greater than or equal to 2, which means that the company holds current assets equal to twice the

amount of current liabilities. First Solar meets this criterion. Companies that meet this criterion

are typically financially secure and defensive. The Gross Margin ratio is a measure a company’s

overall profitability. The Gross Margin value measures the percent of revenue left after paying

all direct production expenses. First Solar’s trailing twelve month Gross Margin is 44.16%, with

an average over three years of 49.42% (Reuters, 2010). The company’s total cash assets as of 4th

Quarter 2010 were $933.58 million (Reuters, 2010).



Physical Resources

Physical resources include manufacturing plants, and solar panel products. The company

currently has four state-of-the-art manufacturing plants: one in Ohio, United States; one in

Frankfurt, Germany; and two in Kulim, Malaysia (Nelson, 2011). First Solar has two

photovoltaic modules, FS Series 2 PV Module, and FS Series 3 PV Modules (First Solar 10-k,

2010).




	
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Human Resources
First Solar’s human resources include its executive management, board of directors and

employees. Executive management includes Rob Gillette, Chief Executive Officer, TK

Kallenbach, President of Components Business Group, Mark Widmar, Chief Financial Officer,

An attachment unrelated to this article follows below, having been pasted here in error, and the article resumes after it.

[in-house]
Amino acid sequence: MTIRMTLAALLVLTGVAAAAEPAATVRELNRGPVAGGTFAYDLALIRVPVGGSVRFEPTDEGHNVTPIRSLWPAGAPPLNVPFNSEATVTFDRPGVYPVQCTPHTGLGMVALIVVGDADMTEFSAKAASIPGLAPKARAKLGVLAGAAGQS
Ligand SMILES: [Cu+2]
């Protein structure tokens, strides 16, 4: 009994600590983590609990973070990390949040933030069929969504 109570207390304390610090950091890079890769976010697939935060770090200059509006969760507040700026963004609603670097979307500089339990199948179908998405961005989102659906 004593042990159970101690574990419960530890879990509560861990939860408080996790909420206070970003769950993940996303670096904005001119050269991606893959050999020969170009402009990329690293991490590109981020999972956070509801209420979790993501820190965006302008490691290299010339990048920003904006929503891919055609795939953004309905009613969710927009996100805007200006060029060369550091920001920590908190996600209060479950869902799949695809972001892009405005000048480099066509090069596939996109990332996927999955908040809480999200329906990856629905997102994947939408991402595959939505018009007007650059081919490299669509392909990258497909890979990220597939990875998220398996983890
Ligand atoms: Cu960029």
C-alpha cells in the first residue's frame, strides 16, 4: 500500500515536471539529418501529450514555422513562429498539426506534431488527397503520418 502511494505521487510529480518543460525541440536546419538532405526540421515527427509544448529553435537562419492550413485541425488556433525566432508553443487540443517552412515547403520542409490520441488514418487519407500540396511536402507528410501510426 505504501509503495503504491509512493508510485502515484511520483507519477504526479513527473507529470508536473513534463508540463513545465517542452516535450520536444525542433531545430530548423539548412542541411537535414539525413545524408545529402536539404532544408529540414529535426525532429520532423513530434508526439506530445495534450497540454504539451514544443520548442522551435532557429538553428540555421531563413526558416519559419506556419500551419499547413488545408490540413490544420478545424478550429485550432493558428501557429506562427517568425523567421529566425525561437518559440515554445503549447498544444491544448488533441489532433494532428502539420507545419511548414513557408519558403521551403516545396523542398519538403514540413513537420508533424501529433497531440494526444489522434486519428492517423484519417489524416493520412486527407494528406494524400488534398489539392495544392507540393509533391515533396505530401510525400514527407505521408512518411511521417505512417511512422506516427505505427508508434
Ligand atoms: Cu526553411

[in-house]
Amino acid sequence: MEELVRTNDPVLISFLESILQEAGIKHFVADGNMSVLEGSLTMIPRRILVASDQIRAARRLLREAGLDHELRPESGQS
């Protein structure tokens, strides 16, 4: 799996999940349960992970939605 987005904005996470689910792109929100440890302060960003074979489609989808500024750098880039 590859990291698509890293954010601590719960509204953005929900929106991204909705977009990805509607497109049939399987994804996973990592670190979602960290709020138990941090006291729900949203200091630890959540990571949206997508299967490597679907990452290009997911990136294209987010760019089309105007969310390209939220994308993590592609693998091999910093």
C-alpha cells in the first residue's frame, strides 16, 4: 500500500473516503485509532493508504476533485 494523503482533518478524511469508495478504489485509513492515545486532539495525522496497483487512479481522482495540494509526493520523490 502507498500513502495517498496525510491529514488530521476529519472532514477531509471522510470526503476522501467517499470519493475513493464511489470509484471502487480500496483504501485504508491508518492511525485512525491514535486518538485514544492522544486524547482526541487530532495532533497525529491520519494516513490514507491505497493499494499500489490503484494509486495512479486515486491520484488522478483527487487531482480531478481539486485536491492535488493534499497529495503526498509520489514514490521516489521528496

Bruce Sohn, President of Sales and Marketing, and David Eaglesham, Chief Technology Officer.

First Solar is dependent upon the services of these individuals and others who are part of the

senior management. First Solar is 6,100 employees (first solar, 2010). Plant managers, such as

Todd Spangler, Toledo plant manager, are an integral part of First Solar’s daily operations

structure (Murphy, 2010).



3.1.2 Intangible Resources

Technological/Intellectual Resources
First Solar’s intellectual property resources are those aspects of their technology, designs and

methodologies, and processes that provide significant advantages of differentiation from

competitors. Technological resources include the company’s advanced thin film semiconductor

technology (hoovers, 2010). First Solar relies on a combination of patents, trademarks and trade

secrets, as well as employee and third party confidentiality agreements to safeguard their

intellectual property. Within the United States the company currently holds 33 patents, with

expirations between 2011 and 2023, and has 19 patent applications pending. In foreign

jurisdictions, First Solar holds 17 patents and has over 30 patent applications pending. As of June

30, 2007 First Solar held two trademarks, “First Solar” and “First Solar and Design” in the U.S.